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David Risstrom's Senate Watch is no longer being watched personally by me. After many years aimed at keeping this site current, I have to let my mouse hang on this one. Nevertheless

The information below describes what Senate Committees and Inquiries are and what they do. The links to current committees and current inquiries remain valid, but are no longer personally updated and expanded by me.

David's Risstrom's Senate Watch sought to provide a ready to hand list of Senate committees and inquiries that are likely to affect you.

These pages are written and maintained by David Risstrom. While they source information from Senate documents and elsewhere, the information provided on this site is not officially endorsed by the Australian Senate. This page was updated on 9 October 2012.



Senate Committees are established by the Australian Senate, usually to deal with a specific function within the Senate's powers. With the Australian Senate having 76 Senators, establishing Committees comprised of a smaller membership allows Senators to consider a variety of issues simultaneously, by allocating an area of responsibility or by establishing particular issues, known as references, to consider and report back to the Senate as a whole.

Senate Committees are categorised in a number of ways.

  • Standing Committees: Senate Committees established to maintain an ongoing scrutiny of issues such as 'Economics, Legal and Constitutional' and Environment, Communications, Information, technology and the Arts.' These Committees exist for the duration of each Parliament (Parliaments are considered to be renewed after each election).
  • Select Committees: Senate Committees established by the Senate to inquire into and report on a particular matter, such as the Australia- USA Free Trade Agreement.
  • Domestic Committees: These are currently eight Senate Committees established as domestic committees to take care of the running of the Senate These include the following Senate Privileges and Selection of Bills Committee.
  • Legislative Scrutiny Committees: These include the Regulations and Ordinances Committee and the Scrutiny of Bills Committee, which look at proposed laws in the form of Bills, to make sure they are considered by the Senate for their conformity with other laws and their impact on other important impacts such as civil liberties.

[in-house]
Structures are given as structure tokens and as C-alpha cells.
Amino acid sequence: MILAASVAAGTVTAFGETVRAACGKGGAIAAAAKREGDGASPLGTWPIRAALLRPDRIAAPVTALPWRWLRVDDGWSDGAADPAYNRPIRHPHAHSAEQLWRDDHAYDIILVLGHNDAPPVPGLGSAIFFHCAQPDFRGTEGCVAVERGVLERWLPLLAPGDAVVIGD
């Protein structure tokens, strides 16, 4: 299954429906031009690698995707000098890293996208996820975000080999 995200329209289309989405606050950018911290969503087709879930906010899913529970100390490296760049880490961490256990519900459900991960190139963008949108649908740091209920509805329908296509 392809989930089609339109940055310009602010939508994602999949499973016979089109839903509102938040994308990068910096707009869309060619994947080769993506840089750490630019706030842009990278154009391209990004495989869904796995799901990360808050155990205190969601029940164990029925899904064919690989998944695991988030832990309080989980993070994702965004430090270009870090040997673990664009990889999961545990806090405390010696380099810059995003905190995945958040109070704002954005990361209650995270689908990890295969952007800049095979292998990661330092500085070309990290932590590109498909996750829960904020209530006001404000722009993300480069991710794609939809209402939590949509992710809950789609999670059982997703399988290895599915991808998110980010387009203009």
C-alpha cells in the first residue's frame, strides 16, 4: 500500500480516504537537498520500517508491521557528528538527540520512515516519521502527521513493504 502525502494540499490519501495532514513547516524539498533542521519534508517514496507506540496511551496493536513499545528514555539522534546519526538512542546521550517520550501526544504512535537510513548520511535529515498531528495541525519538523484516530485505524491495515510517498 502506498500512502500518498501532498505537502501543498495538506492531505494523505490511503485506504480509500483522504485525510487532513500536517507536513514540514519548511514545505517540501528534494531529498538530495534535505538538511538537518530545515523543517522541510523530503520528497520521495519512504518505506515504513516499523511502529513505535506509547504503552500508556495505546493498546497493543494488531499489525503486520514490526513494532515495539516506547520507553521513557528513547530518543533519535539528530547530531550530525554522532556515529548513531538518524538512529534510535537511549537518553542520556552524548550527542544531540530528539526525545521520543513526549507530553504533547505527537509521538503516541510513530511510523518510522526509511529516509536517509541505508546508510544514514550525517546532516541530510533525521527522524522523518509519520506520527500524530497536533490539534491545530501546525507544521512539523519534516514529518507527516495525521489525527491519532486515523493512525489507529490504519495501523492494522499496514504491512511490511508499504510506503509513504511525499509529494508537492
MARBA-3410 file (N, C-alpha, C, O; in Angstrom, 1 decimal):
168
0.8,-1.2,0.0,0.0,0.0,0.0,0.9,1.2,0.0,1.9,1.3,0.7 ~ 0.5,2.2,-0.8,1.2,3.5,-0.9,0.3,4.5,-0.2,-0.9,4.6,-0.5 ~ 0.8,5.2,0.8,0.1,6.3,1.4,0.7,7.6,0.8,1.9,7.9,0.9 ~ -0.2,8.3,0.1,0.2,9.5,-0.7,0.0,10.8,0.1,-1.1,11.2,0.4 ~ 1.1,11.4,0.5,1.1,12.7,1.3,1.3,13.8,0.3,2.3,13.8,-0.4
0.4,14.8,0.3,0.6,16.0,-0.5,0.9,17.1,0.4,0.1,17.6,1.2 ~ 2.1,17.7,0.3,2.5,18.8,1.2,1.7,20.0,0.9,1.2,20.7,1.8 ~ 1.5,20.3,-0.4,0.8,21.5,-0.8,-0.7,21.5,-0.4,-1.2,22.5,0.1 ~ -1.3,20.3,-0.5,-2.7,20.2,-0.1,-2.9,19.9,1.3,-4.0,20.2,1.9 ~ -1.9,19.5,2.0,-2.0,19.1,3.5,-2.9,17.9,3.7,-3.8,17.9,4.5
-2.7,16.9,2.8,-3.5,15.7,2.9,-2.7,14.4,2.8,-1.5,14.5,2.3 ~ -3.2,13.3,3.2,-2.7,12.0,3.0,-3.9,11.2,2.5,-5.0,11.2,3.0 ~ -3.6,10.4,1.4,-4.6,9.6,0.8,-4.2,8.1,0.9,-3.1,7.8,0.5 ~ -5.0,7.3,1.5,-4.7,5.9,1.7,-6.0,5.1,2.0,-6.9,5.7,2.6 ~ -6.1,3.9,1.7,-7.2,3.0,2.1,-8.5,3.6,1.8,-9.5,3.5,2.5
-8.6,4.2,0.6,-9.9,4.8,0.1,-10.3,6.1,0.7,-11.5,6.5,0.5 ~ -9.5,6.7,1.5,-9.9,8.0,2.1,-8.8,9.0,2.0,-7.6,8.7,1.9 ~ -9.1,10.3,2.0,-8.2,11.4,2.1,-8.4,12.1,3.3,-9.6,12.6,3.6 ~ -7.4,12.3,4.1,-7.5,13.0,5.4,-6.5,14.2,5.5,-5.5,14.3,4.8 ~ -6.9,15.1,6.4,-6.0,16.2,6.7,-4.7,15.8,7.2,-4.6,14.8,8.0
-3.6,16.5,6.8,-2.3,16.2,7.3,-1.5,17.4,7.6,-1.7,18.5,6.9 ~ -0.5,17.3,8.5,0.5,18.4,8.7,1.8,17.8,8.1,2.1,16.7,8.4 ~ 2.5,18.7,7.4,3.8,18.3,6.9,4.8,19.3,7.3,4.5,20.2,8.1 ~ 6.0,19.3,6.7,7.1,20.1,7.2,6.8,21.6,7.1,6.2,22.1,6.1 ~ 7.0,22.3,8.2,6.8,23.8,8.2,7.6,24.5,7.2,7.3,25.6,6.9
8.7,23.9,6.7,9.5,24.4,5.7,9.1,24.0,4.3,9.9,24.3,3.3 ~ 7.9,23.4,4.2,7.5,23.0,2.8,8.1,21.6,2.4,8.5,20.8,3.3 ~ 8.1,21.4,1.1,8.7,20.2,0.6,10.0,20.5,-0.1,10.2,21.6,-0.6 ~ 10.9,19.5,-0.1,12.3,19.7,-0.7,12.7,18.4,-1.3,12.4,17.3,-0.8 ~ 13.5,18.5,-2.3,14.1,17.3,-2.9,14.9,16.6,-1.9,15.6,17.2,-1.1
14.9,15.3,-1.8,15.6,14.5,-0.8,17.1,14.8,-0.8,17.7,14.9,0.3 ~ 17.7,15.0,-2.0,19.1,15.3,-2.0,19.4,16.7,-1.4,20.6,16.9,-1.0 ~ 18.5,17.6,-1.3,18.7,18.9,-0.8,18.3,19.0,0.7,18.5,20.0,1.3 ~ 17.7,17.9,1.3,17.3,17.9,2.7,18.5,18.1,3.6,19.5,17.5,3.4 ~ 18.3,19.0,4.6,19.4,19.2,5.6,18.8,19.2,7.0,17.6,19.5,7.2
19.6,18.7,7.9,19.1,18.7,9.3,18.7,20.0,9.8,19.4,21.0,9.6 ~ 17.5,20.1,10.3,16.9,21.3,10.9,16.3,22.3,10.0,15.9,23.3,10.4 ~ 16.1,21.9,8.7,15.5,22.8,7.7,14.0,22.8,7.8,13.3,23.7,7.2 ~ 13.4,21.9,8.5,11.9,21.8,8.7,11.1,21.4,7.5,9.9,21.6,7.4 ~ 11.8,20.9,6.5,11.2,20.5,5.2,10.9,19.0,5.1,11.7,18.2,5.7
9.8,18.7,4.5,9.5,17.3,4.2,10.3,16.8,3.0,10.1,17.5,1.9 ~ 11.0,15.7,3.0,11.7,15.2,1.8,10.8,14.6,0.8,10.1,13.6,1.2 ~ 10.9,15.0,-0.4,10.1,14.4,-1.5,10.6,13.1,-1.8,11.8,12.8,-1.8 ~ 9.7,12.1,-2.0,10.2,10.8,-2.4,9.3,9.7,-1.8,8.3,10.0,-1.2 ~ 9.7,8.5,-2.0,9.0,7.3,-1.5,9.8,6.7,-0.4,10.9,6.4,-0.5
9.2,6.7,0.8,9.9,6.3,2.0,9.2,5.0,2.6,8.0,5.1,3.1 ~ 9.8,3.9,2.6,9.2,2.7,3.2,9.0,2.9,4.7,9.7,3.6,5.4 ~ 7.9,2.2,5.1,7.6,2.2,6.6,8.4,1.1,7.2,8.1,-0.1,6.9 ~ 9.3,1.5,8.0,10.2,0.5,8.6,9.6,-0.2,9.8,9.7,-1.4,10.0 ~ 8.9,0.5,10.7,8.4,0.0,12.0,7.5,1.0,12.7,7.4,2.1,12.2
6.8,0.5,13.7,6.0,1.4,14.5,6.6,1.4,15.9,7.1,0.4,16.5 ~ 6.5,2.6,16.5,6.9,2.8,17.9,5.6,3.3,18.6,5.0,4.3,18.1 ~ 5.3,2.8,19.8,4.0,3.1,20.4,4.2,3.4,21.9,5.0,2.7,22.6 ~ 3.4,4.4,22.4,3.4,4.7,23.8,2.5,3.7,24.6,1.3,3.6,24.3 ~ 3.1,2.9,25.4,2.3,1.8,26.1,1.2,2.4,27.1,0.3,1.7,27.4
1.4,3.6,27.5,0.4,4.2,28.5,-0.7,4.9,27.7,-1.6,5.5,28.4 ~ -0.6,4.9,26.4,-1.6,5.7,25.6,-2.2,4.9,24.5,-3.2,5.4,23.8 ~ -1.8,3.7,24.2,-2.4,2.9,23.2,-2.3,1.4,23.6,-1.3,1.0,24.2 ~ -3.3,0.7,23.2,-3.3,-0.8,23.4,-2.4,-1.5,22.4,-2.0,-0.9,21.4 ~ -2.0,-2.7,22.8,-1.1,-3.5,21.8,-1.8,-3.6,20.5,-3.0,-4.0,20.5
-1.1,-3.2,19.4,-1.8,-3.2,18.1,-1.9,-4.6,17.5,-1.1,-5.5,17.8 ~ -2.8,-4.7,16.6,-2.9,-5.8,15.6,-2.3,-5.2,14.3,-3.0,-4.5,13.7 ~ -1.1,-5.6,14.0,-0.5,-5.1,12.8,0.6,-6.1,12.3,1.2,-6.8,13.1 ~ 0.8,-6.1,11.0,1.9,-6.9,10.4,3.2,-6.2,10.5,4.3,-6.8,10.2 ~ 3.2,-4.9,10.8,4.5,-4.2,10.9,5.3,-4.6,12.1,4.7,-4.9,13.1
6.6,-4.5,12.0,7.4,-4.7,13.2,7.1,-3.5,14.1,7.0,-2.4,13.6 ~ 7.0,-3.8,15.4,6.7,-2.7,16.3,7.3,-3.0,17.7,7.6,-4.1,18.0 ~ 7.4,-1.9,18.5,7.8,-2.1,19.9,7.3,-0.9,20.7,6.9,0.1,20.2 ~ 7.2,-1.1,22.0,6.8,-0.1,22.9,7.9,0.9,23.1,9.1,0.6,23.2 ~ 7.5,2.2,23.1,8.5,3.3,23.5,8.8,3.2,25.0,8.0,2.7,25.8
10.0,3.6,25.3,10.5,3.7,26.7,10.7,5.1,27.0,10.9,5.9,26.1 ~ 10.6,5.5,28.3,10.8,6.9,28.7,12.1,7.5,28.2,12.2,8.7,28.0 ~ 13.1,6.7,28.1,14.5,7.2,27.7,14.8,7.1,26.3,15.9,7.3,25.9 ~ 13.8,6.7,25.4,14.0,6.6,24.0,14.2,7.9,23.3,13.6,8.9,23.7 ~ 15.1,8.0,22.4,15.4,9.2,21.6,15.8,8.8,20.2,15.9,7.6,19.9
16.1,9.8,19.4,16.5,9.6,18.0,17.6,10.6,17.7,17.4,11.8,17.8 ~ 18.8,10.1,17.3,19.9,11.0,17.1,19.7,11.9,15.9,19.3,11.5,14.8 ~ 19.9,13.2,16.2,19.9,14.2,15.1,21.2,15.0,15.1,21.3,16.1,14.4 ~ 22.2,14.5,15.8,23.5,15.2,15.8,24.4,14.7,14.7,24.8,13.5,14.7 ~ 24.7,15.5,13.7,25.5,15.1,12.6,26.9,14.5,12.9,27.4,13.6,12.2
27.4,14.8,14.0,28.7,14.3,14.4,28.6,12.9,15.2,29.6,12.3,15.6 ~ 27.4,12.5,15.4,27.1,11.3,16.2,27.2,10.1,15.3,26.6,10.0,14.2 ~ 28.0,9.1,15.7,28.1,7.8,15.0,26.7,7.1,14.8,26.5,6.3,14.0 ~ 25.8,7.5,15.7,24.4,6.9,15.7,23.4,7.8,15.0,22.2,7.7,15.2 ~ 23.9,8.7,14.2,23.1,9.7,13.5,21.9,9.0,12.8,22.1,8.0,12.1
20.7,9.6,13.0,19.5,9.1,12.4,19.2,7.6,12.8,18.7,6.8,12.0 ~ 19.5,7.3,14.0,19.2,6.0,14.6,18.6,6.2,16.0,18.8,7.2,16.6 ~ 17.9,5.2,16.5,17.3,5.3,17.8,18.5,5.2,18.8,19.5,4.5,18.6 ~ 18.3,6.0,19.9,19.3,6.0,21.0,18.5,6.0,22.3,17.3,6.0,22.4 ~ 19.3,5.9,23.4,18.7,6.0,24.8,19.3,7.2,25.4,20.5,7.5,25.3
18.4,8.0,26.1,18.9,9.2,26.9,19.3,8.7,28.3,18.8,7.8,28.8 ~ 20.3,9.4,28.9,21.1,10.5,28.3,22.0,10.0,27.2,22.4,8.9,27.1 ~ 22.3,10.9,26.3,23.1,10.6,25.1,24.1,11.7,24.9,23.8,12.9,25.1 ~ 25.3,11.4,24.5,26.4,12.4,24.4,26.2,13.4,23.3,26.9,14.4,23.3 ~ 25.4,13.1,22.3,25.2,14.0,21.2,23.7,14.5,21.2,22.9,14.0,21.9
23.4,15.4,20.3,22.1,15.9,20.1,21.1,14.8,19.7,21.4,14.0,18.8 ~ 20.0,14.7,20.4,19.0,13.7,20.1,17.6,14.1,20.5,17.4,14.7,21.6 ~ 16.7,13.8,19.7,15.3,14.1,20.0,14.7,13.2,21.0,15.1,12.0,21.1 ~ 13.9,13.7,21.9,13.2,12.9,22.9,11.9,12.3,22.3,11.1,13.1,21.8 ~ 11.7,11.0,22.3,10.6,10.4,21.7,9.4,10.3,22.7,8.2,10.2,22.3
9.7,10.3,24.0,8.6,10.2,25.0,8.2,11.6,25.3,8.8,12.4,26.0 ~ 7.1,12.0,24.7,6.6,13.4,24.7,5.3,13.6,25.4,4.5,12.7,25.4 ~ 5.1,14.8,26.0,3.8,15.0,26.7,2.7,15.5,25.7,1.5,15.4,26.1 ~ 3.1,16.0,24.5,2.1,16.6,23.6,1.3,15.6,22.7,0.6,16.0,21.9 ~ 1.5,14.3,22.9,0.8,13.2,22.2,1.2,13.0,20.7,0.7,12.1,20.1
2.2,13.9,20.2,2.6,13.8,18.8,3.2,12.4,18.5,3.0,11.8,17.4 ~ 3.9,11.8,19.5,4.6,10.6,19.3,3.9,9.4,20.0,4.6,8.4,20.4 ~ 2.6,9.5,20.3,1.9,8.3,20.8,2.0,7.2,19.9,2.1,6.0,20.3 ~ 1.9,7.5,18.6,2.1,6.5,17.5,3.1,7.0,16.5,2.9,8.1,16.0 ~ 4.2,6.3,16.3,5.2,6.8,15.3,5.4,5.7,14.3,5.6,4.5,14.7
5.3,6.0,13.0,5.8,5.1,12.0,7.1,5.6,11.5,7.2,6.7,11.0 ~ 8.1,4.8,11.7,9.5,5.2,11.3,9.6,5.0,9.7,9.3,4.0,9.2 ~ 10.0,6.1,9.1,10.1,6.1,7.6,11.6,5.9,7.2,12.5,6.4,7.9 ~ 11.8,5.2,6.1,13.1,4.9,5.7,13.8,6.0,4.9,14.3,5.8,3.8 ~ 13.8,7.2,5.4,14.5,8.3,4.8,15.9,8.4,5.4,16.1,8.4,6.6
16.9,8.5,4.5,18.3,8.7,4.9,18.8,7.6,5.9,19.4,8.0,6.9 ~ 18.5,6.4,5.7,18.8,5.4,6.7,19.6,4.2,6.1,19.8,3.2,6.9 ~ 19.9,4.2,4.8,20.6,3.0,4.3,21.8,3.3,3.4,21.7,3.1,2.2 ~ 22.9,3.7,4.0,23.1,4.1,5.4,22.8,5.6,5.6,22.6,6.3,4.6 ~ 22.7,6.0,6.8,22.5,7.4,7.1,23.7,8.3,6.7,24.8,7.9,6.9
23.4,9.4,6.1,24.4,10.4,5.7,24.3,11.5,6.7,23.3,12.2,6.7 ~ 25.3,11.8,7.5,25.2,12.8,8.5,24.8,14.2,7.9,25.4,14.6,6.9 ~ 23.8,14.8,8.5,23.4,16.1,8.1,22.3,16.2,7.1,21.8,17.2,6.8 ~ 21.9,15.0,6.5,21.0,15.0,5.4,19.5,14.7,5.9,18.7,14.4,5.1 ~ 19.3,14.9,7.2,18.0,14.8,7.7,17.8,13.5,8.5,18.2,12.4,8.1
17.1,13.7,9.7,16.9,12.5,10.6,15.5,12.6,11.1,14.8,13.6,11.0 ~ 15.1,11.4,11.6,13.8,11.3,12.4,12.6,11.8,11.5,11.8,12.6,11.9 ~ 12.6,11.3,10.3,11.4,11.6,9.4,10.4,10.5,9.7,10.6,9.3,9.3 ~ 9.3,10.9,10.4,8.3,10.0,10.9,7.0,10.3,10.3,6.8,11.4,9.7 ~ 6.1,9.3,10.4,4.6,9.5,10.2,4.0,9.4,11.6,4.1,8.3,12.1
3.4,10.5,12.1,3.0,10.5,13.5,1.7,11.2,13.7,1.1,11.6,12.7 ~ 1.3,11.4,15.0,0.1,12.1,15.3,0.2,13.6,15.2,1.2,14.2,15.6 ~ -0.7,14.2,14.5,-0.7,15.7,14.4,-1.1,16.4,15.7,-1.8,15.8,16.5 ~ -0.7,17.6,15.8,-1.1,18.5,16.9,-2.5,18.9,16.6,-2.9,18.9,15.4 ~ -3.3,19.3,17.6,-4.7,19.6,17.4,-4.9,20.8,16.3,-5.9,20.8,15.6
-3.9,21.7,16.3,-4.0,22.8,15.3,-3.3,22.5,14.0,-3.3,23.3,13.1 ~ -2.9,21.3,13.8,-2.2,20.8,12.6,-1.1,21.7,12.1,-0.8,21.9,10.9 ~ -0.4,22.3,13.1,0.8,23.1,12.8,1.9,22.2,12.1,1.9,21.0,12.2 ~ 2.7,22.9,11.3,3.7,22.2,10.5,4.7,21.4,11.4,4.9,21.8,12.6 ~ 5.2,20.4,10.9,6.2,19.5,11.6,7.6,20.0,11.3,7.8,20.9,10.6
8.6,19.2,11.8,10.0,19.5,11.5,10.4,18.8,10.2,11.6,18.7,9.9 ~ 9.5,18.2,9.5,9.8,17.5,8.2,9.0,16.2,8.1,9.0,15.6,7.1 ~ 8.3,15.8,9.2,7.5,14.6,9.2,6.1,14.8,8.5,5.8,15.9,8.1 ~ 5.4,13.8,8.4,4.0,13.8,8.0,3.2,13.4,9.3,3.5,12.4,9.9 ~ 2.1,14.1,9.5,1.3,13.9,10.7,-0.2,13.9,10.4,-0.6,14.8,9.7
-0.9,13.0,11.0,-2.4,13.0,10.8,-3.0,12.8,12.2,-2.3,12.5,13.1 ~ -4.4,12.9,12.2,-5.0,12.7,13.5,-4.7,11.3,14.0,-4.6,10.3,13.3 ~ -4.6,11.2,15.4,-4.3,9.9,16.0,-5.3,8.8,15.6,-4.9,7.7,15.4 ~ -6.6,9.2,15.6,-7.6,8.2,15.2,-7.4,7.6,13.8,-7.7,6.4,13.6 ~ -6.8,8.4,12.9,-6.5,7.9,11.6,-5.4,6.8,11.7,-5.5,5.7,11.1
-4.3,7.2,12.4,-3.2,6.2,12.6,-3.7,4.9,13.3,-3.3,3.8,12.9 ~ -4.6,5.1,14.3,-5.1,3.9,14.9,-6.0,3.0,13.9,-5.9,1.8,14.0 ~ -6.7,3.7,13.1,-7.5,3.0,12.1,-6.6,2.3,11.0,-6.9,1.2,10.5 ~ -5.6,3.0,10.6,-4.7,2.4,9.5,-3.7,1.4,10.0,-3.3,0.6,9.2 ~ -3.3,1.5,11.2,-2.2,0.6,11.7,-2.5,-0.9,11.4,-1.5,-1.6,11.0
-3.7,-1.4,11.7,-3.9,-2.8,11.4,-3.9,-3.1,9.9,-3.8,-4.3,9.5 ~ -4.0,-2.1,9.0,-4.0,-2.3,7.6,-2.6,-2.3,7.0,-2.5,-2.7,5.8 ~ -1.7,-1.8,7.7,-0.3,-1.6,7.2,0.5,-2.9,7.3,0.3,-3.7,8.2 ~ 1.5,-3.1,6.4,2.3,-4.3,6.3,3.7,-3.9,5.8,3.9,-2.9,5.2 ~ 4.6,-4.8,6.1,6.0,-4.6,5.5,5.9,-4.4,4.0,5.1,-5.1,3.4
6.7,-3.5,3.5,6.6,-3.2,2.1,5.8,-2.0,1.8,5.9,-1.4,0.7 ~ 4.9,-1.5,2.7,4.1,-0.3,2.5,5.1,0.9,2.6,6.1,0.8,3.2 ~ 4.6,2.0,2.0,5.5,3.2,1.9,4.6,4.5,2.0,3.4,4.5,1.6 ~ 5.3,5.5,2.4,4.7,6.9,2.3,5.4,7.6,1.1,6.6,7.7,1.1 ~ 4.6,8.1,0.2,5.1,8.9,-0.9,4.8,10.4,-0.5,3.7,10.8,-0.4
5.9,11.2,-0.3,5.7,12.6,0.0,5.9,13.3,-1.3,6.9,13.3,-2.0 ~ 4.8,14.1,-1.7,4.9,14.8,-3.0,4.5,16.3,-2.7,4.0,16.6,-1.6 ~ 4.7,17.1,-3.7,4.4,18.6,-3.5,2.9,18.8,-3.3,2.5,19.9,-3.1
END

• Standing Committee on Regulation and Ordinances: This considers all the delegated legislation that is made by the Senate to make sure it is lawful and is not likely to have unintended consequences. Delegated legislation such as regulations involve laws known as regulations that are made under the power of an Act to give effect to the decisions allowed by the Act. One example is that an Act allows an Australian citizen to apply for a passport, while the regulations set down the procedures and cost for doing so.
  • Scrutiny of Bills Committee: This carries out a similar function to the Regulation and Ordinances Committee, but differs in that it considers proposed laws before they are debated by the Senate.
  • Legislative and General Purpose Standing Committee: These committees were established in 1994 to be ready to deal with the work of Government Departments, and to consider issues that arose from proposed Bills relating to their activities.
  • Reference Committees: These Committees work on particular issues refereed to them, known as 'references', often developed following consideration in the Senate where the Senate considers more time and further inquiry is needed into issues.
  • Legislation Committees: These scrutinise the government's legislative program and appropriations (spending) and administration.

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This site previously maintained a list of current committees as publicly listed by the Australian Senate. It does no do so any longer. The current list can be found on the official Senate website by clicking on the highlighted link: Current Senate Committees.

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The Senate has wide ranging powers that include the power to inquire into any matter of public interest. Senate Committees exercise these powers by holding inquiries according to terms of reference established by the Senate.

In practice, after been given a 'reference' by the Senate and having its membership established from Senators available to take part in the inquiry, Committees usually conduct inquiries by advertising the existence of the inquiry, calling for evidence by written submission and/or by giving evidence directly to the Inquiry. Committees often travel outside the parliament to allow greater public participation.

A common form of reporting back to the Senate is the compilation of a report on the Committee's investigation of the references it was given and for the report to be tabled in the Senate and made available by printing copies available to the public at large.

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This site previously maintained a list of current inquiries as publicly listed by the Australian Senate. It does no do so any longer. The current list can be found on the official Senate website by clicking on the highlighted link, Current Senate Inquiries and then selecting the inquiries link on the Committee page that this takes you to.




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Cool Green Tip Of The Week -

23 April 2017: Only those who decline to scramble up the career ladder are interesting as human beings. Nothing is more boring than a man with a career: Aleksandr Solzhenitsyn, The Gulag Archipelago 1918 -1956.

This site is written, authorised and maintained by David Risstrom , 377 Little Bourke St. Melbourne, Australiaand had more than 1,003,082 visitors and 3,052,017 hits when updated on Sun 23 April 2017.